NORFOLK, Va. (WVEC) -- About five months after the first vandalism, and the city of Norfolk is back cleaning graffiti off the same confederate monument.
The first time, in May, the word 'Shame' was written in yellow spray paint. This time, Norfolk Police said the words 'number two better luck never,' was sprayed on the statue in red.
Police said the crime happened between midnight and 3 o'clock Monday morning.
This is the second time in recent months the monument was vandalized. Back in May, someone spray painted "SHAME" on the statue.
"I saw it (the graffiti) around 7:30, 8:00 AM and that's when a lot of other people started taking pictures," said Zack Bowen. He said he works nearby the statue in downtown.
City crews jumped into cleaning shortly after the vandalism was reported, but discussion around the confederate monument, in the community, continues.
"I think it's kind of really disrespectful," said Zack. "In a lot of different ways."
"I think this is a time of history where it's great to see a lot of us want things changed," said one vandalism witness, Lisa Washington-Sue.
"Personally I like it because it's drawing everybody's attention to it," said Timothy White, another man who spotted the graffiti.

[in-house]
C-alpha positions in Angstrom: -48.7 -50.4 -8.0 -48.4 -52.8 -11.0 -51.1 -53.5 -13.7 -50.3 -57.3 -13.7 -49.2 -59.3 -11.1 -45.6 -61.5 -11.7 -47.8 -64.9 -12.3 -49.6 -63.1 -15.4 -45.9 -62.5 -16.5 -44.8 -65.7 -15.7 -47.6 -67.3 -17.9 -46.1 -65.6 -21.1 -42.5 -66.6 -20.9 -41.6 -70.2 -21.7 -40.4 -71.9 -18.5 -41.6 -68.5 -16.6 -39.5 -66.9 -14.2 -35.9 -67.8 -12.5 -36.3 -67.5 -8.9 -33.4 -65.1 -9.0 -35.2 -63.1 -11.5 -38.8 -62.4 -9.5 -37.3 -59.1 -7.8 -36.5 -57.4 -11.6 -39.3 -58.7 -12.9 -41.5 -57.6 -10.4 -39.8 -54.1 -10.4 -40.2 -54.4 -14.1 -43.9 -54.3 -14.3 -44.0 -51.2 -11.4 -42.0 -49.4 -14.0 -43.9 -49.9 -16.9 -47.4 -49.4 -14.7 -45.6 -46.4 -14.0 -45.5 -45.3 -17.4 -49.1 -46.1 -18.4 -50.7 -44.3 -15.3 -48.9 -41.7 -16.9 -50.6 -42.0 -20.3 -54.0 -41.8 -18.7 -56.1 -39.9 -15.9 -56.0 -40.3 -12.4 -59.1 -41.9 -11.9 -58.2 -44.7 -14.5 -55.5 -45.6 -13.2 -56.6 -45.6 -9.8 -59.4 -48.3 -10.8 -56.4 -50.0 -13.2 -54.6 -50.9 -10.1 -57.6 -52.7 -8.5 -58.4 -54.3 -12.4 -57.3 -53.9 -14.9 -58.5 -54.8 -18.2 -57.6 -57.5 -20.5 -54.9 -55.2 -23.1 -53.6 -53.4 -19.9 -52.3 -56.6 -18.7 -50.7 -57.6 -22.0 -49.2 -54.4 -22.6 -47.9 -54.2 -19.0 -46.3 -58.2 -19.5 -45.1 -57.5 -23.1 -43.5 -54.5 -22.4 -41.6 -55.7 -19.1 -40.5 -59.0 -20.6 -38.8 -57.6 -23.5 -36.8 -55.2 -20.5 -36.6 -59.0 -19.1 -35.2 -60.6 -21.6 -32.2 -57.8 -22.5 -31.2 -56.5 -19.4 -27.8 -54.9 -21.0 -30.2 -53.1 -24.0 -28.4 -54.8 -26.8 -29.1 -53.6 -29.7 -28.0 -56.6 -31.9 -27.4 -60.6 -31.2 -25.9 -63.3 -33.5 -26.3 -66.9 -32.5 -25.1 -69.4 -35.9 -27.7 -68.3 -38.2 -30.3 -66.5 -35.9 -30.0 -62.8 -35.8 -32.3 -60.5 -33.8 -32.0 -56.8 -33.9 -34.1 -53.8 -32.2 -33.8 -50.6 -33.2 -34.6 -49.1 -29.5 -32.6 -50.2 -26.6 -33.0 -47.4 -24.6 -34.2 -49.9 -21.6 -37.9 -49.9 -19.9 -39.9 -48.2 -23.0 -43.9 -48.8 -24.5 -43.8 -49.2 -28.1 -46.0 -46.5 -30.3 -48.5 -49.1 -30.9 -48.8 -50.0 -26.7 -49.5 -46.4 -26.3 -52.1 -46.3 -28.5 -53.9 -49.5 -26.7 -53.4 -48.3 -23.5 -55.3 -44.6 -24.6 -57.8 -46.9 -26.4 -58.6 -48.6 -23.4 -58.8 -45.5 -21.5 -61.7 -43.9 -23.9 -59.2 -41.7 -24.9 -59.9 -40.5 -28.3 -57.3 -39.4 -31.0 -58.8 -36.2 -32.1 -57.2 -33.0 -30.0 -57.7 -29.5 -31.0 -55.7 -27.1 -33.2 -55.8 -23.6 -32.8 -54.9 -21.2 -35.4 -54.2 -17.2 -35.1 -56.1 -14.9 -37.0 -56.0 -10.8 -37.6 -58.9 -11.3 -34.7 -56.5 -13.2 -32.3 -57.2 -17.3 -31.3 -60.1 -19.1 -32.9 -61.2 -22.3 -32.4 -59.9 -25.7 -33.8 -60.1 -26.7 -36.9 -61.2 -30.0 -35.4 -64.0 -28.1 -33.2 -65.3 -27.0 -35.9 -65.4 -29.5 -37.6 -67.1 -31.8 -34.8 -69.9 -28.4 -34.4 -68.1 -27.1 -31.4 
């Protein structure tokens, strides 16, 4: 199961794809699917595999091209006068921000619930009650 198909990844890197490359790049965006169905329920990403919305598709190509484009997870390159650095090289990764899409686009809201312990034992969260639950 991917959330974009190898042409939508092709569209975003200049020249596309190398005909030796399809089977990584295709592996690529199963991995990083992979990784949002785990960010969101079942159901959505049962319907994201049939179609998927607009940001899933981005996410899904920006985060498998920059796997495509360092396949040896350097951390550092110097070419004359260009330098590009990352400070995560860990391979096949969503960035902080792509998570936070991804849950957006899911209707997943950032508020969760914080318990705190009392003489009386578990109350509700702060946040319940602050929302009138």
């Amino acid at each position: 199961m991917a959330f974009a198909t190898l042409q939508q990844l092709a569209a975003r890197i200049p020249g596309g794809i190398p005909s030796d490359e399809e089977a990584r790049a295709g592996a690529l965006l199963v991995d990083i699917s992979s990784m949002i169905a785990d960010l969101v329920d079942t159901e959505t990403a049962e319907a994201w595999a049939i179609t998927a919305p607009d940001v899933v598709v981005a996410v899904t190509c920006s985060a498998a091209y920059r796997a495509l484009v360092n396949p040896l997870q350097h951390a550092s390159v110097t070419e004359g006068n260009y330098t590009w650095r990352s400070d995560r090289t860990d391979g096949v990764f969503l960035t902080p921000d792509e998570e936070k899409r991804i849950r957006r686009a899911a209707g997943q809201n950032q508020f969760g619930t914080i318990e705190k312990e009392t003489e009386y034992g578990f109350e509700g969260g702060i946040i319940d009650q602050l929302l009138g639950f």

Many we talked to believe this second defacing will bring change. Timothy said he saw the statue after both acts of vandalism. He said, "It was really funny, I took a picture of it and sent it to everybody I knew."
Norfolk City council spoke about the monument in their August 22 meeting, after the Charlottesville rally turned violent.
"Our coconscious is that the time has now come to move the monument," said Norfolk Mayor Kenneth Cooper Alexander.
In that meeting, Mayor Alexander also said, "In 1927, 1930, and again in 1958 there were proposals to move the monument to other locations ultimately that didn’t happen."
But maybe this time, will be the final wash before moving the controversial statue.
City council says the 110 year old statue will be moved out of downtown. It might be relocated to the Elmwood cemetery, but a city spokeswoman says they need "state laws to permit it first."
Norfolk Police is ask for the publics help. Anyone with information should call the Crime Line 1-888-LOCK-U-UP.
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